So while I applaud efforts to set the record straight, we should include all facts, not only those that give us a glowing reputation (because let’s face it, Church history is messy, even if the doctrine itself is infallible). We need to learn to love and defend the Church not by neglecting the less-than-perfect parts of history, but in spite of them.

mjp October 29, 2019 at 4:06 PM

This appears to be a very thorough documentation of official church opposition to slavery with a penalty of excommunication for those Catholics who owned or sold slaves. However, it appears to be another doctrine that exists on paper only. Were there any prominent Catholics-kings, queens, political or military leaders, etc- who were ever excommunicated ? If so, I do not recall it in any history of slavery. Theoretically, all Christian churches believe in the Fifth Commandment " Thou shalt not kill" but I have never seen any Christian Church excommunicate any of its male members for killing during wartime. Many of these doctrines seem to exist only on paper which makes on wonder if those who promulgate these doctrines actually believe in them. They appear to be mainly for show.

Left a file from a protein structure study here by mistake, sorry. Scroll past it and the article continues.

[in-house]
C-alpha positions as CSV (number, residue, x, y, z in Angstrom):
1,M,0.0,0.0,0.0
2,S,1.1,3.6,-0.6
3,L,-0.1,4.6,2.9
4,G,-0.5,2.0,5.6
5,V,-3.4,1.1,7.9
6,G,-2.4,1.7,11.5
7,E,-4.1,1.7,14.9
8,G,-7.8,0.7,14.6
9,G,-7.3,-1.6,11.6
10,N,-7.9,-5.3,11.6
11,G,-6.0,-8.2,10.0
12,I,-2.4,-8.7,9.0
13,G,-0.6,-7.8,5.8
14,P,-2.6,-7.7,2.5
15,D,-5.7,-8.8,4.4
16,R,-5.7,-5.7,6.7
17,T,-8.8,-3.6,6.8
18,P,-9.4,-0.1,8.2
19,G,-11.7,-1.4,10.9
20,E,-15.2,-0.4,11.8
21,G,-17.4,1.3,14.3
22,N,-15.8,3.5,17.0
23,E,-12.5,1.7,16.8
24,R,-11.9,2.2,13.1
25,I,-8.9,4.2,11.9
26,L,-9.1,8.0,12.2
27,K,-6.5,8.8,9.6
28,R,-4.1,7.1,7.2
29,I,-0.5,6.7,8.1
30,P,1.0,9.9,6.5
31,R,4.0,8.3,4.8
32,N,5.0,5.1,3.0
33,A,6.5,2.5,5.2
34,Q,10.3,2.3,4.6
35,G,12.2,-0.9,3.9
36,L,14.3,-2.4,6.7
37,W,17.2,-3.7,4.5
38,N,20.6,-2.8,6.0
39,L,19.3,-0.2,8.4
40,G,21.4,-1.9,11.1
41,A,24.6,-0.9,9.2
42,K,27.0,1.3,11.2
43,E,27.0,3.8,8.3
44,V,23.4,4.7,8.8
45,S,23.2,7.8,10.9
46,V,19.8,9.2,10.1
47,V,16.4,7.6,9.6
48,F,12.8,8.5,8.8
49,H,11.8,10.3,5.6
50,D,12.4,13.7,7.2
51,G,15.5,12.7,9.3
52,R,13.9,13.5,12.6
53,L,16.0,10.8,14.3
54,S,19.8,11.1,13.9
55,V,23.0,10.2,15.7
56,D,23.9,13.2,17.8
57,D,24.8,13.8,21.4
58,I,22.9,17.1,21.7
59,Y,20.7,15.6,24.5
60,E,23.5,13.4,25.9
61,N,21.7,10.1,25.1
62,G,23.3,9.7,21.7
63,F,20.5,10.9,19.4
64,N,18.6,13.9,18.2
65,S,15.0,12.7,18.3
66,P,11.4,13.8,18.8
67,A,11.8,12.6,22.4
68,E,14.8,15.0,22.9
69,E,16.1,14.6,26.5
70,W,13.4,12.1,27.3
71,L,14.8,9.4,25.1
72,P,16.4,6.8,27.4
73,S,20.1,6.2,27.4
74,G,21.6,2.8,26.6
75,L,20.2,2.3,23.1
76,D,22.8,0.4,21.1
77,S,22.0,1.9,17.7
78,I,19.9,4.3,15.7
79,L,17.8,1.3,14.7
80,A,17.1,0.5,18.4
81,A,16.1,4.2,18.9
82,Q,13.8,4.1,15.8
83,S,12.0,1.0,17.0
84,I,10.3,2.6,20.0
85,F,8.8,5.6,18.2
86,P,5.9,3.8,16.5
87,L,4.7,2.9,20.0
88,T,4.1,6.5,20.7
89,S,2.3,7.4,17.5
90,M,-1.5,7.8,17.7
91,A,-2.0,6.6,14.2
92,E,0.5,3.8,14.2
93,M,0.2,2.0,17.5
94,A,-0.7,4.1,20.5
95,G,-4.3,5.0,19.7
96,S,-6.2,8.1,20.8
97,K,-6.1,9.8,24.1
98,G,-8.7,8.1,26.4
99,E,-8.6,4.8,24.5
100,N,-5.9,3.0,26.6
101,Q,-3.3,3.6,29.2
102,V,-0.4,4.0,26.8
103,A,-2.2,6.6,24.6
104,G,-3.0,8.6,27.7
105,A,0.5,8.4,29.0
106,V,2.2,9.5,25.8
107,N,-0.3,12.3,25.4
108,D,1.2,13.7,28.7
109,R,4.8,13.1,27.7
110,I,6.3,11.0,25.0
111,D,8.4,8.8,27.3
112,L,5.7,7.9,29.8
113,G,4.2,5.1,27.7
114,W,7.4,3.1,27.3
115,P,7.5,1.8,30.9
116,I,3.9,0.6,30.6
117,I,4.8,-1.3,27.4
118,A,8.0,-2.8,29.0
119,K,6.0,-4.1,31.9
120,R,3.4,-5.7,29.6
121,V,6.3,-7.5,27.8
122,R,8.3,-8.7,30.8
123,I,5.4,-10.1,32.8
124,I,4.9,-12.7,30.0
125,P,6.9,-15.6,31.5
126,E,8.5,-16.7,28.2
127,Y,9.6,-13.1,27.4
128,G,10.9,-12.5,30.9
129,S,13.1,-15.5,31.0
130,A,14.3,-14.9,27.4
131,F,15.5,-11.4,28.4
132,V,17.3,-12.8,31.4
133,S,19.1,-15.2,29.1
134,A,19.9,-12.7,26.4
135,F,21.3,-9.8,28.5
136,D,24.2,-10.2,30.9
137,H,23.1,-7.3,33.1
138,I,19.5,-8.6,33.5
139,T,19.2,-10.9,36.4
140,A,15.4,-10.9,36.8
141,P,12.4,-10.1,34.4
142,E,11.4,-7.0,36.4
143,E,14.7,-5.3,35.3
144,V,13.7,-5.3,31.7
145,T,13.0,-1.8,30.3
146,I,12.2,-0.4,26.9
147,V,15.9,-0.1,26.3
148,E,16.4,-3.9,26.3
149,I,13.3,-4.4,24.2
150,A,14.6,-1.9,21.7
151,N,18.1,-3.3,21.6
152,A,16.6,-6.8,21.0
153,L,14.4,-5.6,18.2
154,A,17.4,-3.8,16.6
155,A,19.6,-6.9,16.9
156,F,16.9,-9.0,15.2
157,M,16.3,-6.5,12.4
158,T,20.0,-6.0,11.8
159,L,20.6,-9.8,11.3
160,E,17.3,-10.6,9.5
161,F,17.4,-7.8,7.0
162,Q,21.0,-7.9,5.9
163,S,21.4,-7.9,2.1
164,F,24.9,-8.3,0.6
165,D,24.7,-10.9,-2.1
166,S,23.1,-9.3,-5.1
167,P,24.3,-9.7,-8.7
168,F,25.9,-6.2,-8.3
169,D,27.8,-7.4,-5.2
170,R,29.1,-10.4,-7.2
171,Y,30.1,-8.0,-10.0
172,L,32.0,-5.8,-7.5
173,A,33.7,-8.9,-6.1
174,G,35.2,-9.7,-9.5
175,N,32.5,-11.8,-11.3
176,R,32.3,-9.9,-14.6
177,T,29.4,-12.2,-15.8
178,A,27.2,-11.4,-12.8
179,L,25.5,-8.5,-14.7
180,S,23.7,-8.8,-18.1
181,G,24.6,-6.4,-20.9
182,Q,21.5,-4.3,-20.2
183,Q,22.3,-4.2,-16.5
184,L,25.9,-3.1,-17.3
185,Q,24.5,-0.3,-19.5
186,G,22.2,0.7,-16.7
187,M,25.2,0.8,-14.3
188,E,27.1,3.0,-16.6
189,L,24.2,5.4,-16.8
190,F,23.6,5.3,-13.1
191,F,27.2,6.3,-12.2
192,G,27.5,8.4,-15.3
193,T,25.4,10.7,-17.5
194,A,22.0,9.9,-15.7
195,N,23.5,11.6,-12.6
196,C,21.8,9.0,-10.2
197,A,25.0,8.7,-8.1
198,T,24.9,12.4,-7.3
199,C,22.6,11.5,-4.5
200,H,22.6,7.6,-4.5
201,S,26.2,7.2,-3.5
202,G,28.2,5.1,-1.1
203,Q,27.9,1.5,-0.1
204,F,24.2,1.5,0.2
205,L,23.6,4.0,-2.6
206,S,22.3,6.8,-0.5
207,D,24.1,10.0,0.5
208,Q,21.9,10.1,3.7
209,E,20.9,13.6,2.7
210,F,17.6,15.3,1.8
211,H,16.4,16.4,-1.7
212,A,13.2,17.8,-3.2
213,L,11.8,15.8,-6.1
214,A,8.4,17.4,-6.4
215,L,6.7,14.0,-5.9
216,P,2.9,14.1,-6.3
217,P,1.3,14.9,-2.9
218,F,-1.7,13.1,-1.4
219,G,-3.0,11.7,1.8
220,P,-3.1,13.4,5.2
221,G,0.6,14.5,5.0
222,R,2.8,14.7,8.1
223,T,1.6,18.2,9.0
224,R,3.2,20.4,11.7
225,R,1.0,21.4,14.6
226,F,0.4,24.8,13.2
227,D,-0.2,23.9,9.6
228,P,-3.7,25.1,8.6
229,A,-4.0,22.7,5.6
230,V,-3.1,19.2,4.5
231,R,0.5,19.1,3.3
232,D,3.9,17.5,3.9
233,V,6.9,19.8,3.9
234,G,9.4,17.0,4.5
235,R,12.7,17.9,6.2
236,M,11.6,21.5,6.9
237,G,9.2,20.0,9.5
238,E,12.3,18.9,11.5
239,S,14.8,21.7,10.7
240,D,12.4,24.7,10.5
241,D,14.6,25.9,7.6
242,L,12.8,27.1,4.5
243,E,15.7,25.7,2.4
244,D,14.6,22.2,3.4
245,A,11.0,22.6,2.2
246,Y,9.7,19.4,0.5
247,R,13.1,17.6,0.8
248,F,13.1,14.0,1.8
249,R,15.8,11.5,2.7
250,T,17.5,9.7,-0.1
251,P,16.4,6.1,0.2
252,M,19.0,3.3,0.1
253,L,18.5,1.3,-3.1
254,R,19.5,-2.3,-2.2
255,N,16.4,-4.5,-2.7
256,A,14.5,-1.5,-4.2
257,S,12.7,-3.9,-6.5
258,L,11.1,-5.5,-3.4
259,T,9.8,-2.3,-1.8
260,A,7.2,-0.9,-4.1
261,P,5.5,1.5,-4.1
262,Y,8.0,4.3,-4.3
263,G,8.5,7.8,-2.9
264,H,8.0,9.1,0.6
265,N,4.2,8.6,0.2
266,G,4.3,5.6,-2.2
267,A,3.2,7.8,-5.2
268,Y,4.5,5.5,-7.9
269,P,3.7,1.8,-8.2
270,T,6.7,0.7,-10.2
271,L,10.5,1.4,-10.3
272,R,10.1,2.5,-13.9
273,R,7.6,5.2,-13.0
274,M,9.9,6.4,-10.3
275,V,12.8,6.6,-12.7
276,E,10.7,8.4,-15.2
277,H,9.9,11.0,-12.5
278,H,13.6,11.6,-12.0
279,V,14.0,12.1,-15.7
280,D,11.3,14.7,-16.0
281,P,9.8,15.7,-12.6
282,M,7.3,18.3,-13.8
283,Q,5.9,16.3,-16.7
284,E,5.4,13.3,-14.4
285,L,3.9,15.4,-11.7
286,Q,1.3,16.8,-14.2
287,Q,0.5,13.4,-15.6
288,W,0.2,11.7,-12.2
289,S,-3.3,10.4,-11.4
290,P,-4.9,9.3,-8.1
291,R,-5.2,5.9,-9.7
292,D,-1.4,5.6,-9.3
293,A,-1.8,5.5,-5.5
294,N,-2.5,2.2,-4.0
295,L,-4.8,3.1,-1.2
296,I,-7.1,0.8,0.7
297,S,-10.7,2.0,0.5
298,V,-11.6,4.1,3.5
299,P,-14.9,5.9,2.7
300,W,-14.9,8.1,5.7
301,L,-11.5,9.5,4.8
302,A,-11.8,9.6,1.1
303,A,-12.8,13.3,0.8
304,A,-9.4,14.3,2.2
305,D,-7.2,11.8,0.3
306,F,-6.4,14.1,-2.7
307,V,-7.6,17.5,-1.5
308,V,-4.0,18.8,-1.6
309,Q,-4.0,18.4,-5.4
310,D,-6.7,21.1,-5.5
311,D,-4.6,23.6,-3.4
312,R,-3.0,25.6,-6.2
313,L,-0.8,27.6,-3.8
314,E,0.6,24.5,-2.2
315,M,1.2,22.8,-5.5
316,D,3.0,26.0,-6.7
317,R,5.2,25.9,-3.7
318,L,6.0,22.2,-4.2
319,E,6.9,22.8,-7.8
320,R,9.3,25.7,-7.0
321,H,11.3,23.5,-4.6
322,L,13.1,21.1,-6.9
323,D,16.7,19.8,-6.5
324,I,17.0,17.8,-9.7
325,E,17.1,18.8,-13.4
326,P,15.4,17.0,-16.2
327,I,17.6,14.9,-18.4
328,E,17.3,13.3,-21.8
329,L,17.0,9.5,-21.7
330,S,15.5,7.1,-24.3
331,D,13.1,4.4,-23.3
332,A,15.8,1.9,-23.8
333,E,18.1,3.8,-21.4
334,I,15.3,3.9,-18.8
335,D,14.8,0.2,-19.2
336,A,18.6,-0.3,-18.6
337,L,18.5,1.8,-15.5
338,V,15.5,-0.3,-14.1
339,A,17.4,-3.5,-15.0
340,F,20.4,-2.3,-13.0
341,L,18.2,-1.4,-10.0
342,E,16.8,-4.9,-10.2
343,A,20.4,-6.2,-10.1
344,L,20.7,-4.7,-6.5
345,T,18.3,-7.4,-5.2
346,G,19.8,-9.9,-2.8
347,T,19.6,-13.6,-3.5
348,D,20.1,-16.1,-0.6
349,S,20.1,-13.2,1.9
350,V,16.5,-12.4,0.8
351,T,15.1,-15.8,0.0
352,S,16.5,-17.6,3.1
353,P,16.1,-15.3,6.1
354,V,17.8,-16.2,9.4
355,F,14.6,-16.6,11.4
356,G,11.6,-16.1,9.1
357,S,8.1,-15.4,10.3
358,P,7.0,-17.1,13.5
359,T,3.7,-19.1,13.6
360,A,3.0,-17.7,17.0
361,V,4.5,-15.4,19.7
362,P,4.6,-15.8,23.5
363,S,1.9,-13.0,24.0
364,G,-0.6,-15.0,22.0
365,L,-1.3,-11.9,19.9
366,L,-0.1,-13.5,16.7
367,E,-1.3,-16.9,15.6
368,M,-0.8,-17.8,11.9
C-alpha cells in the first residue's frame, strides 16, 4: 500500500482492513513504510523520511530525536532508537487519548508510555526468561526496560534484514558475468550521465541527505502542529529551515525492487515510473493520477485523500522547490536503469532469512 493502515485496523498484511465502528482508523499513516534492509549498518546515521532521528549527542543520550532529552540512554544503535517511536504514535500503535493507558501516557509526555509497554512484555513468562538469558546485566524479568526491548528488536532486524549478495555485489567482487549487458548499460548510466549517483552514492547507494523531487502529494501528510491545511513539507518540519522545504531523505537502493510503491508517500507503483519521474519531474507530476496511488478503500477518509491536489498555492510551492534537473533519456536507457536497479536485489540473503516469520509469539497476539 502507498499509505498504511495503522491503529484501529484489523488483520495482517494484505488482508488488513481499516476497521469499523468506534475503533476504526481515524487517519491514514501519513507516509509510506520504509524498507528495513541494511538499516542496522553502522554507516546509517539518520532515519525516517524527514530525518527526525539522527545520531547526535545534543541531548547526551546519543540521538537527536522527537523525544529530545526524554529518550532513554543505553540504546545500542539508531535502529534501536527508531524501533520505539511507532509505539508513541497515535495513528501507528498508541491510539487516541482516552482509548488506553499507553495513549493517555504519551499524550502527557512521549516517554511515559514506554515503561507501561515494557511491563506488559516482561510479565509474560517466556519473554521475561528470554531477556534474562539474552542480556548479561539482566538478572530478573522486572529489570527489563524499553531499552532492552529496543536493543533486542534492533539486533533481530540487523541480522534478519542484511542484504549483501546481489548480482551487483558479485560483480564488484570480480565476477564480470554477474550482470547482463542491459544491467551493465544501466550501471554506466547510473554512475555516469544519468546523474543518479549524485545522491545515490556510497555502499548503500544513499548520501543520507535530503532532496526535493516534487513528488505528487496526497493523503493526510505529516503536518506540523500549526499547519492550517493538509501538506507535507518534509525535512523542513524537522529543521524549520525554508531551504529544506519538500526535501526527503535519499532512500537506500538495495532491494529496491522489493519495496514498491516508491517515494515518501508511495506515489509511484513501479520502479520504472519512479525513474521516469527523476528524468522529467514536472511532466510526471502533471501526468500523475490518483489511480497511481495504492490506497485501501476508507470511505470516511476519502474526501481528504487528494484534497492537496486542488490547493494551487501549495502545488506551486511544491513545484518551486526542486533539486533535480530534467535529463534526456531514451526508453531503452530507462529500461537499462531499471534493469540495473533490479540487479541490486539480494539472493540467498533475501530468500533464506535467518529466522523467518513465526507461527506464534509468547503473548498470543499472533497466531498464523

STEVE RAY HERE: Thanks for taking the time to write and sharing your socks. Much appreciated!

The teachings of the church is not for show but it set standards. Maybe not everyone follows the standards but at least the church teaches which true and what should be followed. Remember the church doesn’t have an army that can impose laws on people.

First comment regarding slavery. There are various degrees all the way from wicked ownership of property like we had with black Africans in the last century or two but there’s also indentured servant to wear someone who had bills or debts could sell himself into indentured servant to to pay off the bill. This is a degree of slavery or servirude and that needs to be taken into account.

Second, regarding “thou shall not kill“ that is basically a command against murder. The church as always, I repeat always, made exceptions for war and self-defense. That’s obvious since that command came in the old testament and yet God commanded war and self-defense at times and did so without violating his own commands. Murder and killing in a war or for self-defense or for defending one’s country Is quite different than murder and taking of an innocent life.